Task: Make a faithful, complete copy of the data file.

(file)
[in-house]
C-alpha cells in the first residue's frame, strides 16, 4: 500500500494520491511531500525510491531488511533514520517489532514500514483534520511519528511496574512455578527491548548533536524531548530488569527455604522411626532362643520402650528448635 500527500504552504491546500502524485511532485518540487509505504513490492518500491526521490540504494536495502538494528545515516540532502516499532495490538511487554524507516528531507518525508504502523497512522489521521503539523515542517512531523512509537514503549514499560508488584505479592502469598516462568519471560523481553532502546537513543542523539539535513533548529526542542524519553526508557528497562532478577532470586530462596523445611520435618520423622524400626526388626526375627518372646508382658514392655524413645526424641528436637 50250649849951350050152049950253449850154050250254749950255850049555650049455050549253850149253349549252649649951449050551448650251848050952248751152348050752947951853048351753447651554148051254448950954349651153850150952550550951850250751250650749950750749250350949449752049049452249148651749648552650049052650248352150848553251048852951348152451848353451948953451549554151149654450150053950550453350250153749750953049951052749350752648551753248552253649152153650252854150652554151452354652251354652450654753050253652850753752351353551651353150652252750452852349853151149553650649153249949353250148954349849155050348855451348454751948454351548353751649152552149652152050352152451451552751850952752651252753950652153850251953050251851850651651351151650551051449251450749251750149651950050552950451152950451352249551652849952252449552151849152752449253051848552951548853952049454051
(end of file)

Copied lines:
[in-house]
C-alpha cells in the first residue's frame, strides 16, 4: 500500500494520491511531500525510491531488511533514520517489532514500514483534520511519528511496574512455578527491548548533536524531548530488569527455604522411626532362643520402650528448635 500527500504552504491546500502524485511532485518540487509505504513490492518500491526521490540504494536495502538494528545515516540532502516499532495490538511487554524507516528531507518525508504502523497512522489521521503539523515542517512531523512509537514503549514499560508488584505479592502469598516462568519471560523481553532502546537513543542523539539535513533548529526542542524519553526508557528497562532478577532470586530462596523445611520435618520423622524400626526388626526375627518372646508382658514392655524413645526424641528436637 50250649849951350050152049950253449850154050250254749950255850049555650049455050549253850149253349549252649649951449050551448650251848050952248751152348050752947951853048351753447651554148051254448950954349651153850150952550550951850250751250650749950750749250350949449752049049452249148651749648552650049052650248352150848553251048852951348152451848353451948953451549554151149654450150053950550453350250153749750953049951052749350752648551753248552253649152153650252854150652554151452354652251354652450654753050253652850753752351353551651353150652252750452852349853151149553650649153249949353250148954349849155050348855451348454751948454351548353751649152552149652152050352152451451552751850952752651252753950652153850251953050251851850651651351151650551051449251450749251750149651950050552950451152950451352249551652849952252449552151849152752449253051848552951548853952049454051